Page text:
Monday, May 05, 2008

Robotic Ecologies 2008 Opening

Text from an article published in the Daily Progress: May 5, 2008 (By Jeremy Borden)

Inch a little closer and the robot will come toward you, too. Then it might even have something to say.
University of Virginia students on Sunday displayed moving, blinking, music-making robots, a culmination of a course that produced non-humanoid automata that filled gallery space at the School of Architecture. Some there suggested that the interdisciplinary approach in the “Robotic Ecologies 2008” class provides a window into the future.
Architecture, music, engineering and computer science students collaborated in small groups to create what they called “sonic spatial” instruments. For example, one of the instruments, called “Medusa,” would create drum-like sounds after its long tentacles were flicked. One tentacle would activate another tentacle nearby, and flashing lights corresponded as drum-like beats reverberated throughout. Other robots relied on motion and infrared sensors, and would respond with notes to touch or even proximity.
Jason Johnson, the UVa architecture professor who headed the class of 15 that produced the three robots in just a semester of work, said he wanted to combine students from seemingly disparate fields of study “and see what [happened].”
“The critical part was to get these guys to talk,” Johnson said. What emerged, he said, provides a window into a future that combines disciplines and makes the virtual a reality.
One such “cultural artifact” is Apple’s iPhone, he said. The phone, Johnson said, combines audio, visual and sensory items in a “beautiful object.” Two engineers sitting down to solve a problem wouldn’t have come up with it, Johnson said.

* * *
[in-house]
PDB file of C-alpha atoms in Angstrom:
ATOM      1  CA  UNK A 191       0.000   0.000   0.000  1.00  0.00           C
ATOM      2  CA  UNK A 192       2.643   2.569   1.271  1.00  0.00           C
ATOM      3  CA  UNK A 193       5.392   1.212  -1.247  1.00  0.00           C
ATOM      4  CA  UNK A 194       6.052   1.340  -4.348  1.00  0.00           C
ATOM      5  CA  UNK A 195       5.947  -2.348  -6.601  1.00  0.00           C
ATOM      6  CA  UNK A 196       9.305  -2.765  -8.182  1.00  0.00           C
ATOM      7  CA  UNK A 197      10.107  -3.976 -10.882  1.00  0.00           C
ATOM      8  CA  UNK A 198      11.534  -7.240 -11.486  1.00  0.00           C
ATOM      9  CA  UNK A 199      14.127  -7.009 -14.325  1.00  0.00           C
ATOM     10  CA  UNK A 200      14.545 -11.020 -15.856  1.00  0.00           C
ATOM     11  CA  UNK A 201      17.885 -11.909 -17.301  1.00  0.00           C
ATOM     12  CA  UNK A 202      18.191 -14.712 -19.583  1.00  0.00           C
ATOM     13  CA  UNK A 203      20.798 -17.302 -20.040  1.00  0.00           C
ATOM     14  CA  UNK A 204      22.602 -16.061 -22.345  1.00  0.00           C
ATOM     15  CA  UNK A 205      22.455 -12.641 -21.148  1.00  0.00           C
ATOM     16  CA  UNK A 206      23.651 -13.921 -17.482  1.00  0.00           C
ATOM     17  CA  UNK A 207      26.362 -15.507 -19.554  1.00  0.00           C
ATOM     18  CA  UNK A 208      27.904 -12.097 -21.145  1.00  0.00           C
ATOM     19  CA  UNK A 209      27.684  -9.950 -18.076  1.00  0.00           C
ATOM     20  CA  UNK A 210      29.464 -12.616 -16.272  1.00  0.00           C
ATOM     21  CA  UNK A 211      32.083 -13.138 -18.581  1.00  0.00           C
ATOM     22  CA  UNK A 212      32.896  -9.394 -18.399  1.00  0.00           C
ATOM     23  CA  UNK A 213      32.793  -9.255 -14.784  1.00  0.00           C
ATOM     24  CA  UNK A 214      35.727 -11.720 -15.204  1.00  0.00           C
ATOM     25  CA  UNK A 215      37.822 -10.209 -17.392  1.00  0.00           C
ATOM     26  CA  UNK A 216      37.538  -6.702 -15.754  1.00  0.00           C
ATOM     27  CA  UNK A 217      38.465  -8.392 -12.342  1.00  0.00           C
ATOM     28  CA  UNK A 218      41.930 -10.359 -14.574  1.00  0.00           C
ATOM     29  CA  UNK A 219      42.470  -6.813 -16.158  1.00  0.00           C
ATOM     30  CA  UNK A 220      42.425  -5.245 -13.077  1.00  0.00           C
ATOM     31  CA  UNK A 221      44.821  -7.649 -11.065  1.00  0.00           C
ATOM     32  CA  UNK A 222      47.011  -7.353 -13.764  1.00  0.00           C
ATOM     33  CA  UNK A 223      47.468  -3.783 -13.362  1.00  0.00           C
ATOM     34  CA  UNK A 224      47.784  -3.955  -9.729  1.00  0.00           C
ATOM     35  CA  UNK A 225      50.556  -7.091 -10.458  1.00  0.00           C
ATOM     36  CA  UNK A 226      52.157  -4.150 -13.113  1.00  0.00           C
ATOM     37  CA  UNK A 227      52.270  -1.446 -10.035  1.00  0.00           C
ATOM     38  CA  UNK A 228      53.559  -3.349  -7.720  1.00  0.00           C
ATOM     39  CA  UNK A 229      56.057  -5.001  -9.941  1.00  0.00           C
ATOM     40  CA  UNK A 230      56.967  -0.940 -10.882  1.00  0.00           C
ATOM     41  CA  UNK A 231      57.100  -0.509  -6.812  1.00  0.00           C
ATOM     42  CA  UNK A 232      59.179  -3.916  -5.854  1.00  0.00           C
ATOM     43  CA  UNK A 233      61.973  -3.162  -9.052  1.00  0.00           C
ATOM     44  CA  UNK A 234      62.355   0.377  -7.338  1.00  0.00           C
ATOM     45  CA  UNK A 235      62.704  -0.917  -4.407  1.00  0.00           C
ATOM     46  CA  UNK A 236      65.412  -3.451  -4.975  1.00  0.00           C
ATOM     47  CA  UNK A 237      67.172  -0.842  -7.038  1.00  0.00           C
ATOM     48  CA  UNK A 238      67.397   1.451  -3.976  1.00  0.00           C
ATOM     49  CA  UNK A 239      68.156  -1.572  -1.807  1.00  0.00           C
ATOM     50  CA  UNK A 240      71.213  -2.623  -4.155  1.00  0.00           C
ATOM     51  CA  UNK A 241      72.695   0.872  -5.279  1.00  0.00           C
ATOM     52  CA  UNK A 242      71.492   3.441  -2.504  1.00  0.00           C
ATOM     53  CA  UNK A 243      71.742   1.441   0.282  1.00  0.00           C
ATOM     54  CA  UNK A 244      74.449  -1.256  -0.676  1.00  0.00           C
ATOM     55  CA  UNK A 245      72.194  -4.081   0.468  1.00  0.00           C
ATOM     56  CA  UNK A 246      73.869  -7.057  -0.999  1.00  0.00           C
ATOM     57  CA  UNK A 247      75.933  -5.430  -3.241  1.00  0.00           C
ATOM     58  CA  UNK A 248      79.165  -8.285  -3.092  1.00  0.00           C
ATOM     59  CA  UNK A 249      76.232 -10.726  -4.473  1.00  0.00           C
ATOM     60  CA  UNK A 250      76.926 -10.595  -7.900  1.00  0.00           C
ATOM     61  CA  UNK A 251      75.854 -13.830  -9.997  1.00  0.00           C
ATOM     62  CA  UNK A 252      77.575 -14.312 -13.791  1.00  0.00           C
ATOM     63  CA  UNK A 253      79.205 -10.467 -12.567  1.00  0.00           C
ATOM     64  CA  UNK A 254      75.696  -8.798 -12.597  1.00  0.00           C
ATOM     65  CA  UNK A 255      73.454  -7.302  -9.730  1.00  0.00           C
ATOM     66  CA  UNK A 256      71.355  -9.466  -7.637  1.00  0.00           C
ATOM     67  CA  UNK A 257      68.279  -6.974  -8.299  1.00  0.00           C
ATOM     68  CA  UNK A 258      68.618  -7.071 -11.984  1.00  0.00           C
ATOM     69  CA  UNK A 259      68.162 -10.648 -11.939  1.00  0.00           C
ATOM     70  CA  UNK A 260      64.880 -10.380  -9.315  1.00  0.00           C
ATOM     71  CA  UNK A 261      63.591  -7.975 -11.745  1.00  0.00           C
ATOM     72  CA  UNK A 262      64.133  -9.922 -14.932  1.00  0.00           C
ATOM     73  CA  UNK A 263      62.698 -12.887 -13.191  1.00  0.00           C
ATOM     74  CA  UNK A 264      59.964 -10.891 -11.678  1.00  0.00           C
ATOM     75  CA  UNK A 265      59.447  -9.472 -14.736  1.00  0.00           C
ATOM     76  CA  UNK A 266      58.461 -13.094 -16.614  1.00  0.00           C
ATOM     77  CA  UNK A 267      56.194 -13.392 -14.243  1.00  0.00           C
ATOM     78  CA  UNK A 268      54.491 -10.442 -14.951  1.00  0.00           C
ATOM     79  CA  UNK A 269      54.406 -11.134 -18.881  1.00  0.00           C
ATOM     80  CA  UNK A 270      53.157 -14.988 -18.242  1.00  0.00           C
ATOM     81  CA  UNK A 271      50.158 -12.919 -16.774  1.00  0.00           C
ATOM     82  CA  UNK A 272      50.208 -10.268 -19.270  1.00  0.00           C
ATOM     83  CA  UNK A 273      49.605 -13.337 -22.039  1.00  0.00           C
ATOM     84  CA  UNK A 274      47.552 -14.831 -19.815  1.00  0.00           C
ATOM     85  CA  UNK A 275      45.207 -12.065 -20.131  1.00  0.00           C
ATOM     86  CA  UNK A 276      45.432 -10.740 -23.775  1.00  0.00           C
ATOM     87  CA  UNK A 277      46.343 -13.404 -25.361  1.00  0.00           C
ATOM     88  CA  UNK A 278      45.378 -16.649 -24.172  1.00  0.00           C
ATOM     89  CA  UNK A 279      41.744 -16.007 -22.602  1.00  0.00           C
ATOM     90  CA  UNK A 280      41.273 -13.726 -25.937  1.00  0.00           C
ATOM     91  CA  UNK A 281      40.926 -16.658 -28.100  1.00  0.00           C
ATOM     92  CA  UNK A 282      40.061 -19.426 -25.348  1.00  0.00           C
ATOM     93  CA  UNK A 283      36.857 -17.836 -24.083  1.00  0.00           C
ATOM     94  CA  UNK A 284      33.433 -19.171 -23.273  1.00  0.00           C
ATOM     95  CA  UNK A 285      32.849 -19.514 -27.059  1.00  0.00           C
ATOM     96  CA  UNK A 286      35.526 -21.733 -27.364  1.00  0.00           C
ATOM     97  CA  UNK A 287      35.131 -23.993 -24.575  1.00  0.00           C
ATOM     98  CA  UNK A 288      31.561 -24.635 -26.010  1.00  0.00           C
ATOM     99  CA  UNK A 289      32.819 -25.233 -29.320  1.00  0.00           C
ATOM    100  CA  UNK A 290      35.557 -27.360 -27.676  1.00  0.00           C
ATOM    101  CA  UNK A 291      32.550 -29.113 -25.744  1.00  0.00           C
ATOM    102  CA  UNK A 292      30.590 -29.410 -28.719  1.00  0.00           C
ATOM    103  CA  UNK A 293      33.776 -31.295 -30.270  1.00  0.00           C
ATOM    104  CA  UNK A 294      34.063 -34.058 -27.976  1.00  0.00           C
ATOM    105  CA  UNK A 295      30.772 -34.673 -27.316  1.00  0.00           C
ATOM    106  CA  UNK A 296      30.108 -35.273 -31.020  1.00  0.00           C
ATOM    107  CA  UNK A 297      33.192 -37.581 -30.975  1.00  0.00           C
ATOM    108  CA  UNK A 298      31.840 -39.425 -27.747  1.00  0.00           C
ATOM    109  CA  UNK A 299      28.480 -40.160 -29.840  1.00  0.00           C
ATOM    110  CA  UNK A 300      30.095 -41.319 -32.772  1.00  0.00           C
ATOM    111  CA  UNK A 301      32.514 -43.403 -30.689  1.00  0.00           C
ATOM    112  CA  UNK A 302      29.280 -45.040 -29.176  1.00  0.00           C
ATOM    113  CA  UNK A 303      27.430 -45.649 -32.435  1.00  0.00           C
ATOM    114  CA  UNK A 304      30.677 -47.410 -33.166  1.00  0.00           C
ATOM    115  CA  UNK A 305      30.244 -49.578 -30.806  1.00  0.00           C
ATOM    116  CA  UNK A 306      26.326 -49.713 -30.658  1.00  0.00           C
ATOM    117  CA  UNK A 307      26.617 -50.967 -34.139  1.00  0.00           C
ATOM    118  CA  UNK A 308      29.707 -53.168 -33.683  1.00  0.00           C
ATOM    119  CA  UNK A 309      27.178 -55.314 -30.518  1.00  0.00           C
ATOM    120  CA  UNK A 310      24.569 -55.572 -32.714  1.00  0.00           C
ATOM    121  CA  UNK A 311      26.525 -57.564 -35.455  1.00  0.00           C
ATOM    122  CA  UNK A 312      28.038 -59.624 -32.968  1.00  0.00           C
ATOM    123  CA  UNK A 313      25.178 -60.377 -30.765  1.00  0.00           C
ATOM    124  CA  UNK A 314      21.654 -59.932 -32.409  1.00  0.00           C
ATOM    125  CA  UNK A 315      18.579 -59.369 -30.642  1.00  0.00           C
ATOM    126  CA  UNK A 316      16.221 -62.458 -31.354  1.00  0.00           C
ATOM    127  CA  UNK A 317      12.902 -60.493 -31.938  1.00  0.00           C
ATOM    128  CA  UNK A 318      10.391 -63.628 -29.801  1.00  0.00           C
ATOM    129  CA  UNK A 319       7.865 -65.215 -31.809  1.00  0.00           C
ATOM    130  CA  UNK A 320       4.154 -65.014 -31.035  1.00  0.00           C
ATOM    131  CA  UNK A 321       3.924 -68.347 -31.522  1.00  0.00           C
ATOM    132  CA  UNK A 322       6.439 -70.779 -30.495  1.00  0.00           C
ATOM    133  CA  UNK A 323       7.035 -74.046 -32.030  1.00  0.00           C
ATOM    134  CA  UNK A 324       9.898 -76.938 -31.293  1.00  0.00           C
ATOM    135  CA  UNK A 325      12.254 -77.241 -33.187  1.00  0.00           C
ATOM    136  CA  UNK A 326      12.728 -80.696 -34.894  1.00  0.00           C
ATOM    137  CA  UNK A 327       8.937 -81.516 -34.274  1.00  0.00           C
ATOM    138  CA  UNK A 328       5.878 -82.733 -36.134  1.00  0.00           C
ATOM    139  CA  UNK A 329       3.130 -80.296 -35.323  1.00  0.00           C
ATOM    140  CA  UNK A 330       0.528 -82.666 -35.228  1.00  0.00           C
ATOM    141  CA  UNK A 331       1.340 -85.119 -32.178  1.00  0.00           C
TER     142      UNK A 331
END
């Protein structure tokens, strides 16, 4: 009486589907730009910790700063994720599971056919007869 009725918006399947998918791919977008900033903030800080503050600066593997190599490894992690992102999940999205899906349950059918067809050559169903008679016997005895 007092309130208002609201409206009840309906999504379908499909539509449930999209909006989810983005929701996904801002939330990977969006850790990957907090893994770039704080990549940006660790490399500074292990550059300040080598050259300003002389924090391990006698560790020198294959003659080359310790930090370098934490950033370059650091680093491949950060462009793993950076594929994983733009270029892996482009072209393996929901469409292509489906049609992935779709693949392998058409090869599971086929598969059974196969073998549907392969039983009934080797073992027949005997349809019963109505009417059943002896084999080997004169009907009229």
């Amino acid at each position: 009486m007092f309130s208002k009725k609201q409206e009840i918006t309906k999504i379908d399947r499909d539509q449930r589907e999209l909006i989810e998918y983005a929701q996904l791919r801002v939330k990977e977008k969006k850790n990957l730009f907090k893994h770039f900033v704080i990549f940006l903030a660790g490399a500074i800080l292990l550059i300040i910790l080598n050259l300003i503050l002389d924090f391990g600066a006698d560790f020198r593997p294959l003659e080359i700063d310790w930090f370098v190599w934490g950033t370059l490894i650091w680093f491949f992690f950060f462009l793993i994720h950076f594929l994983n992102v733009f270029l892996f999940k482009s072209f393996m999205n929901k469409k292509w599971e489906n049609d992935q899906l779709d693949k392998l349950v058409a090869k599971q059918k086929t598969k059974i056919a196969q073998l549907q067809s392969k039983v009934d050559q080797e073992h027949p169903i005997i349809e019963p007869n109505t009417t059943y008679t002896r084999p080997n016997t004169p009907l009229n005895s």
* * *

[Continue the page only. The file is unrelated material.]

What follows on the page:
Students said the robots are more than just physical things that respond to simple computer programs. Yuri Spitsyn, a doctoral candidate in music, said the robots provide a new look at the idea of our surroundings. Though the students’ robots are just small prototypes, similar designs could be produced on a much larger scale to create a more immersive experience.
“For me, it’s more like an environment,” Spitsyn said.
Cammy Brothers, a UVa professor who teaches renaissance architecture, was impressed with how the disciplines gelled.
“It’s stretching each of the disciplines,” Brothers said. “They occupy this new category of object that’s between architecture and instrument. The point is that architecture now is barely engaging movement or robotics. The idea of sensitivity … responsiveness and robotics has a lot of potential.”

[Correction Note from Jason: Unfortunately this article does not mention that the seminar was co-taught with Prof. Matthew Burtner and we were assisted greatly by our T.A. Troy Rogers from the VCCM.]

Link to the Article: "Music of the Machines: Students Display Harmonic Robots"

Sunday, May 04, 2008

2008 R-Eco Project Descriptions

Click on the image to enlarge the project descriptions for the EXSO, Medusa, Panta Rhei and RAVE projects.